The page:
Unfamiliar kernel module loaded


Attackers can leverage malicious kernel modules to gain persistence on a system, ensuring their malicious code is executed even after a system reboot. Kernel modules can also help attackers gain elevated permissions and cover their tracks through the use of a rootkit.

Loading a malicious kernel module can be a type of rootkit. Rootkits often create backdoor access and hide evidence of themselves. This includes process, file, and network activity.


Kernel modules are loaded from the /lib/modules directory in Linux by default, however attackers may attempt to load kernel modules from other locations as well. This detection detects all kernel module loads.

This rule uses the New Value detection method. Datadog will learn the historical behavior of a specified field in agent logs and then create a signal when unfamiliar values appear.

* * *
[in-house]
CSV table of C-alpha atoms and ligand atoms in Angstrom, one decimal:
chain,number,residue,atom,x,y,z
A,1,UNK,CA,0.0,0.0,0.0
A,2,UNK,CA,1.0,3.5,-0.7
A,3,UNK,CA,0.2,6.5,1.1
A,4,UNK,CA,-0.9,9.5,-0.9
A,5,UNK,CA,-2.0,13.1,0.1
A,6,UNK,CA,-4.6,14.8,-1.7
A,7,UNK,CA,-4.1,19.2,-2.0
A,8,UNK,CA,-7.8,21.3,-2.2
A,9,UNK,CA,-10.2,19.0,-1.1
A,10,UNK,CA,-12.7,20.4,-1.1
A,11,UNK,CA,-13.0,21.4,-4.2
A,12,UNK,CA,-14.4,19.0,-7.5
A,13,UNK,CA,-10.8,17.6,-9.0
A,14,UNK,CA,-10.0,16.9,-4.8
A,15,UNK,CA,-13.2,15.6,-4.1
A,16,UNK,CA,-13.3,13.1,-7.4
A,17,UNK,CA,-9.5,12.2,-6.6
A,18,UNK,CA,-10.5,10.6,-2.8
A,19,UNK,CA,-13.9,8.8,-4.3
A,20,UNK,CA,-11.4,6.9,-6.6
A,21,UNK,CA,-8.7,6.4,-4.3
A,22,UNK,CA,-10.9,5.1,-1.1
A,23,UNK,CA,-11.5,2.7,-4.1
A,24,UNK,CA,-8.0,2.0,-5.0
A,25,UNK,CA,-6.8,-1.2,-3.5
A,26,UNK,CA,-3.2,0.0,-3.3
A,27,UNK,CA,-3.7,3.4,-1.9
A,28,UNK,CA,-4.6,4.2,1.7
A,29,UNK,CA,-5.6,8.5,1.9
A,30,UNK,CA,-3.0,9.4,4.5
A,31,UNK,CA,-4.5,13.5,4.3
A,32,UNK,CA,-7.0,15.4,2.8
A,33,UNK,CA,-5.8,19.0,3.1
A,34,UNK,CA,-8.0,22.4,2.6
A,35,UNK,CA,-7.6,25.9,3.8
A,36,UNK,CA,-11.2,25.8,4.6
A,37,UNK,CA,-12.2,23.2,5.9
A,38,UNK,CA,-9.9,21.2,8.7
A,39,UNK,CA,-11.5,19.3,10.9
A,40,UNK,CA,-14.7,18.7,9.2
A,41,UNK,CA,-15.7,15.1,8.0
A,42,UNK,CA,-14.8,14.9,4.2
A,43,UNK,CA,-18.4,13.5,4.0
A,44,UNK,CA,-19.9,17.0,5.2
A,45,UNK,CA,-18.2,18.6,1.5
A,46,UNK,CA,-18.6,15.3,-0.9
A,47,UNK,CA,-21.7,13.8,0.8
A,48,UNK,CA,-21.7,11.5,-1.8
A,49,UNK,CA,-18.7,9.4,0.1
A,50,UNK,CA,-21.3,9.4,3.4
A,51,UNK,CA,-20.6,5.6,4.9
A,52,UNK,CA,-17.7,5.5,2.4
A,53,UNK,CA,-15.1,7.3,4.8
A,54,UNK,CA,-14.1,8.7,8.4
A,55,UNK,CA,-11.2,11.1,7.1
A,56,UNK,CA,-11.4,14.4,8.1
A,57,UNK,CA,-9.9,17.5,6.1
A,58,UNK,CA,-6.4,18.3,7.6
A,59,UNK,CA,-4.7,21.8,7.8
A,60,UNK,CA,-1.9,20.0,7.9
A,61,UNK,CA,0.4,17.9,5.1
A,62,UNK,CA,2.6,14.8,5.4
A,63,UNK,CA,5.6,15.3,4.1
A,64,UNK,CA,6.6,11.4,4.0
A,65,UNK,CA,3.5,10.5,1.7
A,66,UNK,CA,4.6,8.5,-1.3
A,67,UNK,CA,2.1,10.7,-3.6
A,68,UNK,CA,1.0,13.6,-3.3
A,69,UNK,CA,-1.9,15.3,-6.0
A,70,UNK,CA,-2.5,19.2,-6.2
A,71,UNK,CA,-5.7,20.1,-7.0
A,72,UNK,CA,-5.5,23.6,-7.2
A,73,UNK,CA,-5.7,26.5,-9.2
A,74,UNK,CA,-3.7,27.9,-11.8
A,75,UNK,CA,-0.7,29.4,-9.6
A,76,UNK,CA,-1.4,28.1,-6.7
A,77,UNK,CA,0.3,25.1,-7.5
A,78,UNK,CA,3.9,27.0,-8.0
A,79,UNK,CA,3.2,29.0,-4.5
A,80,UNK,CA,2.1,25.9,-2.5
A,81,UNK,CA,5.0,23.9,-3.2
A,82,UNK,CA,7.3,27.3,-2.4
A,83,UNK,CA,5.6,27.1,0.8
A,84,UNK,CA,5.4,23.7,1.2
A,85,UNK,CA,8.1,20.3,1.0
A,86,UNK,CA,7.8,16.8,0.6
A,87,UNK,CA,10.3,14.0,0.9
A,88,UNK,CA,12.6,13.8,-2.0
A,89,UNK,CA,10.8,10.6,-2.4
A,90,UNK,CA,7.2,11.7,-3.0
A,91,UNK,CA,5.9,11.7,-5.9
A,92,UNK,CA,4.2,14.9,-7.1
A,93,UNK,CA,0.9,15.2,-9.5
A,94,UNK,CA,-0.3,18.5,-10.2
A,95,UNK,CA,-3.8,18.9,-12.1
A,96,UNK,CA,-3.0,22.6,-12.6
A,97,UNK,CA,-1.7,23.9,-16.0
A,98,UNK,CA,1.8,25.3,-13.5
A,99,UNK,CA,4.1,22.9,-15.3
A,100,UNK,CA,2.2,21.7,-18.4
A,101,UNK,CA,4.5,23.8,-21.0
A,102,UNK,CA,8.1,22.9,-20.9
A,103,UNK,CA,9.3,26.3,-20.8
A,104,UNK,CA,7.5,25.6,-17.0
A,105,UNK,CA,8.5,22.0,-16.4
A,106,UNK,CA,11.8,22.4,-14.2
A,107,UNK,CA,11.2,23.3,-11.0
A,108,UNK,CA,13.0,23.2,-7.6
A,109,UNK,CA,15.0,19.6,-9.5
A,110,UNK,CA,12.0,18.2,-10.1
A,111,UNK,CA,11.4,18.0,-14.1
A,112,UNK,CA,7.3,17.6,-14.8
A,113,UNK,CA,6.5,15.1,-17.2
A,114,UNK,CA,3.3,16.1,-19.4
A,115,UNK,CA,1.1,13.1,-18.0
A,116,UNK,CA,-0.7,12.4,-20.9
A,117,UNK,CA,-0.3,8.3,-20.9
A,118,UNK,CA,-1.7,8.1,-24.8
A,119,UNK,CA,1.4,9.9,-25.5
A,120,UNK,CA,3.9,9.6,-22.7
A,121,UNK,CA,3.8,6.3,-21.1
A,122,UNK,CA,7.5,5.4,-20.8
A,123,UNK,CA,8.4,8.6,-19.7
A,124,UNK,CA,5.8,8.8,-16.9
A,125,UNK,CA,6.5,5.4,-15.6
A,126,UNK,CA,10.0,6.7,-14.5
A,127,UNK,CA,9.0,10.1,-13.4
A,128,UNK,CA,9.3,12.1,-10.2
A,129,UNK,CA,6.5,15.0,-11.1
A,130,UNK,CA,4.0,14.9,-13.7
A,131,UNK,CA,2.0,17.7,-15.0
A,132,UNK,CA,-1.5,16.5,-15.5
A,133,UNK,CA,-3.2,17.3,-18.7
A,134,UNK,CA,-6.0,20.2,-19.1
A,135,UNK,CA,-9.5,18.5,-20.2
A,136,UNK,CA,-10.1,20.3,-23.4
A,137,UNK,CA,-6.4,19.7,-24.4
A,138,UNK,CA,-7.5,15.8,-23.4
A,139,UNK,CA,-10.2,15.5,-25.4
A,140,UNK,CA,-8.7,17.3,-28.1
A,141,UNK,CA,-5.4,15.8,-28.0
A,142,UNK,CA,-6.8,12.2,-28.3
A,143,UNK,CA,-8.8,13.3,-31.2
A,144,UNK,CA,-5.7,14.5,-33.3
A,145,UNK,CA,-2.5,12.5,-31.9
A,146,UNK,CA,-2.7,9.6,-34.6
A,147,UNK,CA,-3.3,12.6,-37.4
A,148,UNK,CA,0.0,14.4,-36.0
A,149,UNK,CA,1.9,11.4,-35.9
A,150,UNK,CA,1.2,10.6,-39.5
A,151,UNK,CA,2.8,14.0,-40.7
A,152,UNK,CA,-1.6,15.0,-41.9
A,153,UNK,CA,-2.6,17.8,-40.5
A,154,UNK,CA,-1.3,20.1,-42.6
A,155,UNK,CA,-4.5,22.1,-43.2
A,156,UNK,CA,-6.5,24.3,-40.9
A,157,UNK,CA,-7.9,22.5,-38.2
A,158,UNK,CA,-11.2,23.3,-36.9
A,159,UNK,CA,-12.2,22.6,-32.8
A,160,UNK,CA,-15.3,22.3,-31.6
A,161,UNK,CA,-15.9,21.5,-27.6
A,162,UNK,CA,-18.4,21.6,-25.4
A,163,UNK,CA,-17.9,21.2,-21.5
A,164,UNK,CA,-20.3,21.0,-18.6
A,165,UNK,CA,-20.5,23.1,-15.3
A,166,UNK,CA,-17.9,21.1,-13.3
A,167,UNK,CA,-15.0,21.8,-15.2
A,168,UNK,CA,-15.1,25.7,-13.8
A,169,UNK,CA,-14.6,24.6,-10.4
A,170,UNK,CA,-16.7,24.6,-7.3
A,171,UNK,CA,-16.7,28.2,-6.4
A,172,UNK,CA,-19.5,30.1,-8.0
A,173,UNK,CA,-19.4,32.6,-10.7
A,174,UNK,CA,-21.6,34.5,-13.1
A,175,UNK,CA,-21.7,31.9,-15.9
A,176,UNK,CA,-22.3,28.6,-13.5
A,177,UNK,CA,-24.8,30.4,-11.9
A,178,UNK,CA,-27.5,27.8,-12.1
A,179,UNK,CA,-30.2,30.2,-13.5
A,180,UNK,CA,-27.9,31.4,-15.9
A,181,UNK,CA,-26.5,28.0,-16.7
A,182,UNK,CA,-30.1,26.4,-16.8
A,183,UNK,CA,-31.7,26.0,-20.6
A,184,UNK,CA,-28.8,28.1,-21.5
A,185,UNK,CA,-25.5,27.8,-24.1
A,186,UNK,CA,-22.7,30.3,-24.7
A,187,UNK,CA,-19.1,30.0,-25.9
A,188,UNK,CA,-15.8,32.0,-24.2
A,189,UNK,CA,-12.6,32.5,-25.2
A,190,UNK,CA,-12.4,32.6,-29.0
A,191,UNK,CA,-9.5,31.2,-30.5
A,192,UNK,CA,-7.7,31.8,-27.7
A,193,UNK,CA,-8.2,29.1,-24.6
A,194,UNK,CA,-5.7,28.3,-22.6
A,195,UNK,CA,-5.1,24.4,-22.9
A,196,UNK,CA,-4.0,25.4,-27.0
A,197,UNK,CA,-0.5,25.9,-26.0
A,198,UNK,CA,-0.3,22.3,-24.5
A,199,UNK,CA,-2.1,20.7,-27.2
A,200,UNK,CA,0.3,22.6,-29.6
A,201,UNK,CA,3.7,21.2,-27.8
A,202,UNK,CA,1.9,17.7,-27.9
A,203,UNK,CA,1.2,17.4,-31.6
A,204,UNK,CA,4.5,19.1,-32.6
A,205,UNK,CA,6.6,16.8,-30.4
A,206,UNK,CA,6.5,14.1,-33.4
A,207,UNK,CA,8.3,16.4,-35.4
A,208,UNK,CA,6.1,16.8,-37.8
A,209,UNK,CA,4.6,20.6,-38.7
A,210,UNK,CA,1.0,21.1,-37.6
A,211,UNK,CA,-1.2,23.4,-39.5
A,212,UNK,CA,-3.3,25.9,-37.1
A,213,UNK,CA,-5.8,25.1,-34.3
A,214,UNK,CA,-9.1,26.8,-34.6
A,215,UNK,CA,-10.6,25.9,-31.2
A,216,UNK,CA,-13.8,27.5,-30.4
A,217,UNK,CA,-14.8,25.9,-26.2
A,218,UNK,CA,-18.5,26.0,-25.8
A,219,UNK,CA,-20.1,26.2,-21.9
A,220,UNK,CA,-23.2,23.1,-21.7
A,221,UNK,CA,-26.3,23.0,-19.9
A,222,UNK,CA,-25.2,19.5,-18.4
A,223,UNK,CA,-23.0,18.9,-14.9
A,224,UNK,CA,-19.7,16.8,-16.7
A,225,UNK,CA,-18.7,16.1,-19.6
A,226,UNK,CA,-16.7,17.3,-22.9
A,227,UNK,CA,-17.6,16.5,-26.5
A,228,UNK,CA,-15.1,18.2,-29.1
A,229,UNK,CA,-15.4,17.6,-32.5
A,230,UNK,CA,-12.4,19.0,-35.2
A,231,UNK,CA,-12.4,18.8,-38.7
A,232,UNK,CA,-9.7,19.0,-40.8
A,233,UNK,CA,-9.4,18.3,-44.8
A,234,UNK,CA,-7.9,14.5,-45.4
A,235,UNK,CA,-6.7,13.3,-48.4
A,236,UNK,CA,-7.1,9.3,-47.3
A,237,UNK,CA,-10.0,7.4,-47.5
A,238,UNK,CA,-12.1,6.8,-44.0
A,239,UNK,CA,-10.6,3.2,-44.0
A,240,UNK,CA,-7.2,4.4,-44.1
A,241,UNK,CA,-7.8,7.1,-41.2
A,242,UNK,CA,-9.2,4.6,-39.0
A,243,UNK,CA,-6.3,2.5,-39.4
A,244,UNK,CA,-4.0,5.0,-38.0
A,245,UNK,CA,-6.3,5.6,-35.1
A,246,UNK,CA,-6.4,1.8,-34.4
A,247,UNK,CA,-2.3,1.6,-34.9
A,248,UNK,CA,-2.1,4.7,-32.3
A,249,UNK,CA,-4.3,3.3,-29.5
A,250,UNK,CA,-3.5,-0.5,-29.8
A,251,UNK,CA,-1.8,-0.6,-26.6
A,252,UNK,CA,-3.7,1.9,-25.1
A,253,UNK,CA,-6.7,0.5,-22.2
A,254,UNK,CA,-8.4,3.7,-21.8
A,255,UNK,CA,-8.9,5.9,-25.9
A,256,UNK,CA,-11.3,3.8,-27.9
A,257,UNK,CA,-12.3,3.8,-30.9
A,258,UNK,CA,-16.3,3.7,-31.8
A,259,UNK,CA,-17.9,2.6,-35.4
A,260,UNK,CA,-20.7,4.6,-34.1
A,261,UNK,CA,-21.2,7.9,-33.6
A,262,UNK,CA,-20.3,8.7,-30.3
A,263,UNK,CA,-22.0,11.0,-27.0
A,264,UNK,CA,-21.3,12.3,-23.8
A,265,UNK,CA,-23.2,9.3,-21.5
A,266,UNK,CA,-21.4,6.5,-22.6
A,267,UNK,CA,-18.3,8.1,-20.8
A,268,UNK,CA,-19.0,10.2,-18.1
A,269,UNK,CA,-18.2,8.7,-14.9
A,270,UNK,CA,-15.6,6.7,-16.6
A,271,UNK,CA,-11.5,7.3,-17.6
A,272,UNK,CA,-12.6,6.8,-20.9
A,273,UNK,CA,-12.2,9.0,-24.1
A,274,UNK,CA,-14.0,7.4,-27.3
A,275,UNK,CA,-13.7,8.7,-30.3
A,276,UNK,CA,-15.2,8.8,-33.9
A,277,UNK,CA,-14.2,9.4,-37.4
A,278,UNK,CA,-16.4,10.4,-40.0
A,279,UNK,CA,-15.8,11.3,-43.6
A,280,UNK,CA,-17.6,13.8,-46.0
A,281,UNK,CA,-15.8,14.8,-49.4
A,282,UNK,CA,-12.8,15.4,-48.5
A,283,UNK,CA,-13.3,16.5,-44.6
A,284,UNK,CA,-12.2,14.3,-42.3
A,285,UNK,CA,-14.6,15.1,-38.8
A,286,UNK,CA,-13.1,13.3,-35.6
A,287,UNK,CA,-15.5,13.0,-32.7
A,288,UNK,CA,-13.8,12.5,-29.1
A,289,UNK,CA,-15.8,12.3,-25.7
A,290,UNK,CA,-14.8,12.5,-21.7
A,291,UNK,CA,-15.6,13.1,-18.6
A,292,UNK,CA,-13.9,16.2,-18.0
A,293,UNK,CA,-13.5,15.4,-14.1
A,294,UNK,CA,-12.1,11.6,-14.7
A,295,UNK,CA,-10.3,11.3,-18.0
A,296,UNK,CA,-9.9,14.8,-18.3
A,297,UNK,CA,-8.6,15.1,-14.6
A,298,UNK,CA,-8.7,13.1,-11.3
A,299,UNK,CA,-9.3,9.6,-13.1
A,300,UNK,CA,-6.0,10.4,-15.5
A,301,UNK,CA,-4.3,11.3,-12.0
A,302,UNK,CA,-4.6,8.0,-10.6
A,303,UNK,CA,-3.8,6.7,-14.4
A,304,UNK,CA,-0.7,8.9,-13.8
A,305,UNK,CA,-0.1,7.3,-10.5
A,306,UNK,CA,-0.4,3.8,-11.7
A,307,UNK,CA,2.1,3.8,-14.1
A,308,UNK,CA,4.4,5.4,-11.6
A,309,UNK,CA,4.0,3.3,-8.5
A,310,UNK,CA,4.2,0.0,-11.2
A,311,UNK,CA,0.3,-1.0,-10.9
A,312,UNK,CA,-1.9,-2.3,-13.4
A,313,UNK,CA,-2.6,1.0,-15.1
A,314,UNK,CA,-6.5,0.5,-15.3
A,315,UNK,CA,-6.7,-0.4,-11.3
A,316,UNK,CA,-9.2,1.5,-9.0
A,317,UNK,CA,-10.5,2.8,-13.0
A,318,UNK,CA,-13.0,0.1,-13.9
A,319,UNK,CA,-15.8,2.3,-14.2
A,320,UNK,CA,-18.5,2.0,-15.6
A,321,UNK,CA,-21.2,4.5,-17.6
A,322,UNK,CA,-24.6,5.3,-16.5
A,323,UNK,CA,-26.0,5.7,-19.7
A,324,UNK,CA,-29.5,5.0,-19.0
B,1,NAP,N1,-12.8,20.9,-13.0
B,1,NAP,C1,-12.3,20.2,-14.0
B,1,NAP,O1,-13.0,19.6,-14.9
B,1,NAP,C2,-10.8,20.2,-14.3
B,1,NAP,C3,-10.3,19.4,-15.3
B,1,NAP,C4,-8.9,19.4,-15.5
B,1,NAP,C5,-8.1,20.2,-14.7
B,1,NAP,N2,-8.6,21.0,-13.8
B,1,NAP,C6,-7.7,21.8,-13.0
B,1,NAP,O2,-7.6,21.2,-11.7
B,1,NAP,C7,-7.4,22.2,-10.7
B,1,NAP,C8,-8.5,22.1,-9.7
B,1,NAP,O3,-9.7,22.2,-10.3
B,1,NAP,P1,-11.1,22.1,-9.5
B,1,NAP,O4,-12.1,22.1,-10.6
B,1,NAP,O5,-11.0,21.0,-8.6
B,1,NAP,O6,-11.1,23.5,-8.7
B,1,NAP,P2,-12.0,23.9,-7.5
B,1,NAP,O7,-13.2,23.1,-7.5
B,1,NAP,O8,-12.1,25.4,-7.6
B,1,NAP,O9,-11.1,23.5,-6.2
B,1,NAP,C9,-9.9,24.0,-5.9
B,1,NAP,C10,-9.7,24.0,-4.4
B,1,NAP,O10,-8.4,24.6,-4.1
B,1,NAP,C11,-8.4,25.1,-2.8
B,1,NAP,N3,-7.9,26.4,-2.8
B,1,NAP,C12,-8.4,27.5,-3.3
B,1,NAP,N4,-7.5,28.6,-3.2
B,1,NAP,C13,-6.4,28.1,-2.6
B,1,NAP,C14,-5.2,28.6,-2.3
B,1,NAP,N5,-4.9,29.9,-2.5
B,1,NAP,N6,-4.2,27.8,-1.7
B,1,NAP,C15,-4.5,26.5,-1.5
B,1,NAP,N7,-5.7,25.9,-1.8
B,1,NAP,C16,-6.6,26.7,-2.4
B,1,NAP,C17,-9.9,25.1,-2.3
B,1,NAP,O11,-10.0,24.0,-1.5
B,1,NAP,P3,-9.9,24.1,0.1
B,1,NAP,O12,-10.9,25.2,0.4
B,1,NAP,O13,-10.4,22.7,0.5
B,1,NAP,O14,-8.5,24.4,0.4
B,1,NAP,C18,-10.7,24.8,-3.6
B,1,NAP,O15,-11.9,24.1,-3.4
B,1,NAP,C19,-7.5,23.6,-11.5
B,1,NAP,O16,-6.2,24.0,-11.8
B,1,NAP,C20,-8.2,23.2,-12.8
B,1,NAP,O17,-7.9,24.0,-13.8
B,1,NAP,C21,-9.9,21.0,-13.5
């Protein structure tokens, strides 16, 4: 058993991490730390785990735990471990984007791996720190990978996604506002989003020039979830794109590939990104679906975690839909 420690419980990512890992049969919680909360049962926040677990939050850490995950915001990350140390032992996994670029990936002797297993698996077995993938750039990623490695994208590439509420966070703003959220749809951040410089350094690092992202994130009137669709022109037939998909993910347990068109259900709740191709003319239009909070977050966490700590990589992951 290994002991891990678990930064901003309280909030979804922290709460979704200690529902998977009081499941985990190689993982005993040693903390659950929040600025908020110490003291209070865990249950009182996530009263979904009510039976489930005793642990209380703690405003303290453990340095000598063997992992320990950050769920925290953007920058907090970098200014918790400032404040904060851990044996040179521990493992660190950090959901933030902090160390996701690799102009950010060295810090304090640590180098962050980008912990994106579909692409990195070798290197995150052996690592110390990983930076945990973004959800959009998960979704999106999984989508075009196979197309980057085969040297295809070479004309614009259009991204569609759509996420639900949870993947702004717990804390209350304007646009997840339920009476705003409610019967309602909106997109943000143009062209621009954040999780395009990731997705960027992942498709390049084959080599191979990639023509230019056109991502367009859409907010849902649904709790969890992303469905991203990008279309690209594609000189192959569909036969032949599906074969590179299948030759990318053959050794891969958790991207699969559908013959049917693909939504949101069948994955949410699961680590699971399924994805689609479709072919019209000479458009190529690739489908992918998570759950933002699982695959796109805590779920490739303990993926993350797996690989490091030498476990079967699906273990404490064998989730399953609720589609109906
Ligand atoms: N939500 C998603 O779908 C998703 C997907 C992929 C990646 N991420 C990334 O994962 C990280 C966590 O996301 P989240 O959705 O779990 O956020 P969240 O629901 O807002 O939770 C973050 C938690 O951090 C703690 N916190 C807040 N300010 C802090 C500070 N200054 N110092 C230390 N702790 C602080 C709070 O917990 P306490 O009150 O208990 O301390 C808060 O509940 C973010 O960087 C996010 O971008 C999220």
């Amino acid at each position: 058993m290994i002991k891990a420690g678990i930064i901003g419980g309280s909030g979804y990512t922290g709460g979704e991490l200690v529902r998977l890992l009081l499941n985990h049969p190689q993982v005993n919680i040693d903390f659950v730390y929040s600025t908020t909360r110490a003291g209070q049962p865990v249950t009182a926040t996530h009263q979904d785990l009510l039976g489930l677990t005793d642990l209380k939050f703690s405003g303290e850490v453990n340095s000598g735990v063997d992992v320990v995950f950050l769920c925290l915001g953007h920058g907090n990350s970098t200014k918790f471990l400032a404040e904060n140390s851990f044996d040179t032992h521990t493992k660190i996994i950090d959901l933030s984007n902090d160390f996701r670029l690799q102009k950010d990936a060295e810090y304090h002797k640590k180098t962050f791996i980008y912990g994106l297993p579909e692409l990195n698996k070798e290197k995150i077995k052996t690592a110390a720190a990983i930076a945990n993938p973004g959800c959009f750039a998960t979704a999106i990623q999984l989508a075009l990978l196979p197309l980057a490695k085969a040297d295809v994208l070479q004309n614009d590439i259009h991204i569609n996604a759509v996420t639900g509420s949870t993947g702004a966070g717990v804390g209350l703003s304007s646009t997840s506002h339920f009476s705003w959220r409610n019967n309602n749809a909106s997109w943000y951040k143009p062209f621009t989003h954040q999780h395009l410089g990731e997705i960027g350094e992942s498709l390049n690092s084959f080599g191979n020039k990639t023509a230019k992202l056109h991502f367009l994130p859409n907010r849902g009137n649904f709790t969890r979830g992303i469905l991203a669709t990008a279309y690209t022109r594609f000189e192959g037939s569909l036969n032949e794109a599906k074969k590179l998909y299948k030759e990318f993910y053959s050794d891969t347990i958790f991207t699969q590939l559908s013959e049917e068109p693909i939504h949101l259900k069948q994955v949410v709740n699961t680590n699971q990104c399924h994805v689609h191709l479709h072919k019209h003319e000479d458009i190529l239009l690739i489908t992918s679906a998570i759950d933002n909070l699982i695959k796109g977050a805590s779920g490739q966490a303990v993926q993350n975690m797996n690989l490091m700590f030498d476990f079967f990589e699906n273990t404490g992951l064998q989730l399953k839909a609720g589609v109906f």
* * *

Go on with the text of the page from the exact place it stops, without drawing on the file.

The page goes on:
Triage and response

  1. Check the name of the new kernel module created.
  2. Check the name of the process loading the kernel module.
  3. If the new kernel module is not expected, contain the host or container and roll back to a known good configuration. Initiate the incident response process.